It is a classic test of seamanship for professional and amateur sailors alike. Renowned American yachtsman Ted Turner referred to Rolex Middle Sea Race as “the most beautiful racecourse in the world”, a view endorsed by countryman and race legend George David.
The year 2018 marks the 50th anniversary of the Rolex Middle Sea Race, one of the world’s most popular and revered 600-nautical mile races. Founded in 1968, the Rolex Middle Sea Race, starting and finishing in Malta, joins the Rolex Fastnet Race and the Rolex Sydney Hobart Yacht Race, among others, as part of Rolex’s long association with offshore sailing.
The 2018 golden jubilee edition of Malta’s most famous yachting event promises to be the biggest ever. The 50th Rolex Middle Sea Race will again start from the historic Grand Harbour, in the capital Valletta, on Saturday 20 October. That year, the event organized by the Royal Malta Yacht Club (RMYC) welcomed a then record 43 boats. Today, it regularly attracts over 100 entrants, with 2014’s field of 122 being the mark to beat. Some 131 yachts have been registered to take on the Royal Malta Yacht Club’s flagship event.
Similar to the 600-nautical mile offshore events that influenced its creation – notably the Rolex Fastnet Race and the Rolex Sydney Hobart Yacht Race – the Rolex Middle Sea Race was conceived in 1968 as a Corinthian challenge between like-minded sailors.
Since 1978, the Rolex Middle Sea Race course has run anticlockwise around Sicily. Frequent ‘corners’ create identifiable course segments and expose the fleet to famously changeable sea and weather conditions that make it especially challenging. Competitors are drawn to a wealth of features: the dramatic setting for the race’s start against the backdrop of Valletta’s distinctive architecture; views of two active volcanoes, Mount Etna and Stromboli; passages around rugged, sparsely populated islands; and encounters with a wide variety of wildlife, including seabirds, dolphins and whales.
The race’s global stature is reflected by the 29 countries represented in the 2018 entry list.
Italy has the biggest contingent to date, followed by the United Kingdom and Russia. Rambler will sail under the United States flag, alongside Blue Jay III and Hermes from Canada, Anita from Chile, Tilting at Windmills from Australia, and Hurricane Hunter from the Philippines. German Maxi 72 Momo, winner of the past two Rolex Maxi 72 World Championships, and E1 (Switzerland) are expected to be among Rambler’s closest challengers for line honours.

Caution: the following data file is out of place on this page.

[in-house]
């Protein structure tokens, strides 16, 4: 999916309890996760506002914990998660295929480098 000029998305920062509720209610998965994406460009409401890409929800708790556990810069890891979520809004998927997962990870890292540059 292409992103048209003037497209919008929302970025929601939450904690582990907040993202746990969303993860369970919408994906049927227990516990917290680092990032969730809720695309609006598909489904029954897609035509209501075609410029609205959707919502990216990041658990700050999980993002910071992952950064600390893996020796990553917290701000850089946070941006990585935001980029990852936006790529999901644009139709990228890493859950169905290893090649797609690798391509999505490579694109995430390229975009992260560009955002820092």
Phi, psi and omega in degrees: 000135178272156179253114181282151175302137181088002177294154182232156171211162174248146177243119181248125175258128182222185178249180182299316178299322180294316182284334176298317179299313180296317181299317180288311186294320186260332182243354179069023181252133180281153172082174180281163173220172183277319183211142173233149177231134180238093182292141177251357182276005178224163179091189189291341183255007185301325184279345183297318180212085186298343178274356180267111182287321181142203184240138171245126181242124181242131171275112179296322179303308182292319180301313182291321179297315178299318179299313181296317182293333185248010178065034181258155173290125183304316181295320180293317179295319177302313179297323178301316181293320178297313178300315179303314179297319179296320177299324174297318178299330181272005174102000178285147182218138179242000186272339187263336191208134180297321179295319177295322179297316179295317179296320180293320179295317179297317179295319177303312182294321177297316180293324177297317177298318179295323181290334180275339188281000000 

At 115 feet (35 metres) Nikata is the largest entrant in race history, while Giovanni Soldini’s foiling trimaran Maserati Multi 70 and the MOD 70 PowerPlay set to spearhead the multihull fleet. The Swan 65 King’s Legend, a famous ocean-racing competitor from the mid-1970s, will remind racegoers of the yachts that were typical in the event’s early years.
The race’s most coveted prize is overall victory under International Rating Certificate (IRC) handicap. Freccia Rossa, winner of the 2017 Rolex Giraglia offshore race, has the credentials to add further Russian success following Bogatyr’s triumph at the Rolex Middle Sea Race last year. Bogatyr is returning this year, with owner Igor Rytov planning on competing double-handed. Not since 1980 has a crew successfully defended the race title.
Ten Maltese yachts are registered for the 50th anniversary. Six local crews have tasted overall success at the event, the most recent being Artie in 2014.
The RMYC has organized an exciting social itinerary to mark the race’s 50th anniversary.
Participating dignitaries include two of the race’s co-founders, Alan Green and John Ripard, as well as Sir Robin Knox-Johnston, a competitor in 1970 who is celebrating his own 50-year milestone since the start of his single- handed, non-stop circumnavigation of the globe, a voyage he completed with a Rolex timepiece as a trusted navigational aid.
Valletta is European Capital of Culture in 2018 and the Rolex Middle Sea Race will feature strongly in that programme’s calendar of events.